Tuesday, November 08, 2005

your cold, cold heart

When my brother and I were about 18-20, we took a trip to Calgary, AB, the city of our childhood. We stayed in the home of a family we'd been close to when we lived there. They had three daughters and a son -- the oldest daughter, Rochelle, was a couple yrs younger than we were, maybe 15 or so. (Note: this story is not salacious, so if that was what you were hoping for, you can give up now...)

Anyway, one day we made arrangements to spend the day with another childhood friend and her mother. We spent the day shopping for a suit for my brother, and by the end of the day the other friend (or maybe it was her mum) had a headache and a long drive ahead and didn't feel like taking us home.

Calgary is a big city, and we were miles across town, but there's a pretty good bus system so we weren't worried.

What we didn't know was that while the main bus lines run into the night, the feeder routes into the residential neighbourhoods shut down in the early evening. We ended up getting a bus back to the right section of town, but we were still miles from Rochelle's when we had to start walking.

Another thing about Calgary is that in the hilly residential neighbourhoods they don't feel too much pressure to make things grid-like for easy navigation. There are endless meandering roads with thousands of identical houses on them, and names that tend to follow a theme: you'll have Stonehill Drive, Hillstone Crescent, Stonecrest way, Blackstone Street, Stonehearth Close, Hearthstone Blvd, Mountstone Avenue, Millstone Place, etc etc etc, all winding through the same area of rolling hills and just about impossible to navigate without a map or help from someone who lives there.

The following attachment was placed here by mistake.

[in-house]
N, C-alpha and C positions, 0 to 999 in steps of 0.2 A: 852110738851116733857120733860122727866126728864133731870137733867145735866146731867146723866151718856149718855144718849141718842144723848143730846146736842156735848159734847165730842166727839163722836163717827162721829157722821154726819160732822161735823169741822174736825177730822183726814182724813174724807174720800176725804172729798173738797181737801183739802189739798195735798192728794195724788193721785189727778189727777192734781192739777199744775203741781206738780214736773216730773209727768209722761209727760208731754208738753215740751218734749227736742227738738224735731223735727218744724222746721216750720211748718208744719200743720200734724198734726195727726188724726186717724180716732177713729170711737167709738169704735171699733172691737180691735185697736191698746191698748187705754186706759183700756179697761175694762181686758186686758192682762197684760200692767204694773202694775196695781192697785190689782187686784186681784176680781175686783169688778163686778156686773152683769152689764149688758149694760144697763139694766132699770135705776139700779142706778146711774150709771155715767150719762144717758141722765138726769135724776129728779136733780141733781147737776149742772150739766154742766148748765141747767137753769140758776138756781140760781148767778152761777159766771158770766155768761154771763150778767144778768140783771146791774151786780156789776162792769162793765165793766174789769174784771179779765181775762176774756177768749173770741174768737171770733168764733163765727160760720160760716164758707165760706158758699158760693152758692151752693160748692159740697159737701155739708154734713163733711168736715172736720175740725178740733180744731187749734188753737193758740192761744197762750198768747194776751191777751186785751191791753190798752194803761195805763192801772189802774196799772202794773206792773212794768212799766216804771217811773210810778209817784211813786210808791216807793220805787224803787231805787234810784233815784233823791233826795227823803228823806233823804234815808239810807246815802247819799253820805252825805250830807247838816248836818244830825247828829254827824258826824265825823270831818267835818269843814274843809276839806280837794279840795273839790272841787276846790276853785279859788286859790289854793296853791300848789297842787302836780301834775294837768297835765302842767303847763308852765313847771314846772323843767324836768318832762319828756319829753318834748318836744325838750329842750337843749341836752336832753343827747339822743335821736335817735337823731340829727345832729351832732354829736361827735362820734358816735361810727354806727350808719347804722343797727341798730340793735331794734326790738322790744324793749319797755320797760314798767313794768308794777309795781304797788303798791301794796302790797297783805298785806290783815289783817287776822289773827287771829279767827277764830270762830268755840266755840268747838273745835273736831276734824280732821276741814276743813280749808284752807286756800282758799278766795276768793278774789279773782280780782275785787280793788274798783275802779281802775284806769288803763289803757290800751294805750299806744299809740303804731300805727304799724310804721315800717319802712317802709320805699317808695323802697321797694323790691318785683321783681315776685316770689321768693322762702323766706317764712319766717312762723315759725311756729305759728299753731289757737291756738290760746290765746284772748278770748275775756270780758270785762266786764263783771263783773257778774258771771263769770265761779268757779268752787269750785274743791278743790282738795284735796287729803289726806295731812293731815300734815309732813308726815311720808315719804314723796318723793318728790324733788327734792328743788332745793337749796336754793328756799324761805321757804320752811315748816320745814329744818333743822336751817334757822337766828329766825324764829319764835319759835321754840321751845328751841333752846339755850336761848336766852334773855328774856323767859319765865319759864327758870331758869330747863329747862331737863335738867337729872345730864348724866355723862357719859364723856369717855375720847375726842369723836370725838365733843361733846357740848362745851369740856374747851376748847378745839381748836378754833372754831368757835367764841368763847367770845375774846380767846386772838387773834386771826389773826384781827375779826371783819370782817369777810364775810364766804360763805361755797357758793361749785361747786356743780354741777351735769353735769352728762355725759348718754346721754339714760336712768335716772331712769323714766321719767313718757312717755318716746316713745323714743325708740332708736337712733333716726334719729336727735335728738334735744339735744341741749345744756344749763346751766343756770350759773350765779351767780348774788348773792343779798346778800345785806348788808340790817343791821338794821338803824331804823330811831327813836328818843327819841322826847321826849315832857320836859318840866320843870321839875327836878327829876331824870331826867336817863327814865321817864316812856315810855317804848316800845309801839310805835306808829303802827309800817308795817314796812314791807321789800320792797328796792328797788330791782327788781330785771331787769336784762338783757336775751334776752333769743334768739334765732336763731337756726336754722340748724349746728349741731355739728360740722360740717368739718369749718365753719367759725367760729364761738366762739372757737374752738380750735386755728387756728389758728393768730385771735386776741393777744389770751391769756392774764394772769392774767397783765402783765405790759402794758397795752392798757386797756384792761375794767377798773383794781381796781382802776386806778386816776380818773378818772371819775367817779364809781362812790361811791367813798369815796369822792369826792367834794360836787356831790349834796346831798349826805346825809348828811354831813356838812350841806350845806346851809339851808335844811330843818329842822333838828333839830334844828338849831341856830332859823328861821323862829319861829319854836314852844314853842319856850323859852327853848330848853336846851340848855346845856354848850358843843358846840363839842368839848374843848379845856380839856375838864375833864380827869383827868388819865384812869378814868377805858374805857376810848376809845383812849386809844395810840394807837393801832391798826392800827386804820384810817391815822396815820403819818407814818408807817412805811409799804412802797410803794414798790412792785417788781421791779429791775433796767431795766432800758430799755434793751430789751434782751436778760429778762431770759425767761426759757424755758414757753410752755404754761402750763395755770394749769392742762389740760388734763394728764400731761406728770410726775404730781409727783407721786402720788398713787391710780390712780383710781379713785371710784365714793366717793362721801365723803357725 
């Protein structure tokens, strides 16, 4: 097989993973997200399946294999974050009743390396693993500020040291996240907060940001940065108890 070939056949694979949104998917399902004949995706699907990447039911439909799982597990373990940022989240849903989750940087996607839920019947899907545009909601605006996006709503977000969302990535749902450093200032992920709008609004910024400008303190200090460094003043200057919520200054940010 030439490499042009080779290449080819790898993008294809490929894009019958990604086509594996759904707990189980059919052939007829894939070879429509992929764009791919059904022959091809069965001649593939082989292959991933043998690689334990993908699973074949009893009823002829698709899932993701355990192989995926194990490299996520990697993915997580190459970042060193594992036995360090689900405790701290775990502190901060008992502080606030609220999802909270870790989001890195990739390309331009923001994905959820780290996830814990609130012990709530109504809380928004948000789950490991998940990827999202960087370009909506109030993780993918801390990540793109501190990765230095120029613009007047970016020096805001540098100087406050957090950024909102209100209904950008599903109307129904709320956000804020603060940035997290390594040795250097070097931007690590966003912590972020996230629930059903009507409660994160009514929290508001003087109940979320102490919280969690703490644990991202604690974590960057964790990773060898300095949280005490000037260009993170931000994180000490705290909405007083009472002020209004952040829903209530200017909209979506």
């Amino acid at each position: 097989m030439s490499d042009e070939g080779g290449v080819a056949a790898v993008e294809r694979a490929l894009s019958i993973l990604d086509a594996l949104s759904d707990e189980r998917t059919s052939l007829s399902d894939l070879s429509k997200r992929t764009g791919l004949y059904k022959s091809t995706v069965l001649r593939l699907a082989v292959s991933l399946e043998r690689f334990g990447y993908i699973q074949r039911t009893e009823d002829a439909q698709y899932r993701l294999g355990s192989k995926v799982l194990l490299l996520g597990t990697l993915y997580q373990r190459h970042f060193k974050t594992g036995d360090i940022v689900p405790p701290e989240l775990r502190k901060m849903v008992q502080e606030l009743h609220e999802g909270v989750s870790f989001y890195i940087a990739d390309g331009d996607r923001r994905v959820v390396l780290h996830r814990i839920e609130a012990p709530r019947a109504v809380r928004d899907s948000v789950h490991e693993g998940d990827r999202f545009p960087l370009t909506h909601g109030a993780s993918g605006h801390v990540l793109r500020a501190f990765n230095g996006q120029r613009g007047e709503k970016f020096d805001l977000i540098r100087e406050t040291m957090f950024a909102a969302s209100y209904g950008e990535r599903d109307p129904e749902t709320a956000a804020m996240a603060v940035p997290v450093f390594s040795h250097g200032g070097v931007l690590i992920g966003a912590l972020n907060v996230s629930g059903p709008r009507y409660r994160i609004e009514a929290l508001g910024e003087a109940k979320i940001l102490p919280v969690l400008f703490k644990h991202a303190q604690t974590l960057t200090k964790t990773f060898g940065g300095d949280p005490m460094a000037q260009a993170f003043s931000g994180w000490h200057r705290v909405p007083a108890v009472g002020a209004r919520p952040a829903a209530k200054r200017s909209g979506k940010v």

We knew roughly where we wanted to be -- we could see the area of hillside where we knew their house was -- but we just couldn't find a road that would take us there. Eventually we started cutting through yards and between houses in an attempt to reach our destination. With my brother holding his new suit on a hanger, we clambered over fences and casually strolled through back yards, front yards, side yards, alleys. Eventually -- around 11pm, I think -- we ended up back at the house.

And then we had a new problem -- all the doors were locked, and the house was dark. It looked like everyone was asleep. We were embarrassed at coming in so late, and we didn't want to wake everyone up, so we decided to sleep on their trampoline in the back yard.

Here's another thing about Calgary: except for a few days in the middle of summer*, it gets COLD at night.

We were used to sleeping outside in California -- we weren't so used to sleeping outside in the Great White North. By 3am, we were freezing, but now it was even later and we were even more embarrassed (ie, still too proud) to knock on the door. Abandoning all pretense of cool, and putting aside our homophobia, we slept spoons, shivering and miserable. I was ready to put on my brother's new suit, but he refused to let me.

Around 7am, when the first light flickered on in the house, we knocked on the door. The family let us in, told us what idiots we were for staying the night outside, and let us slink gratefully into our warm beds.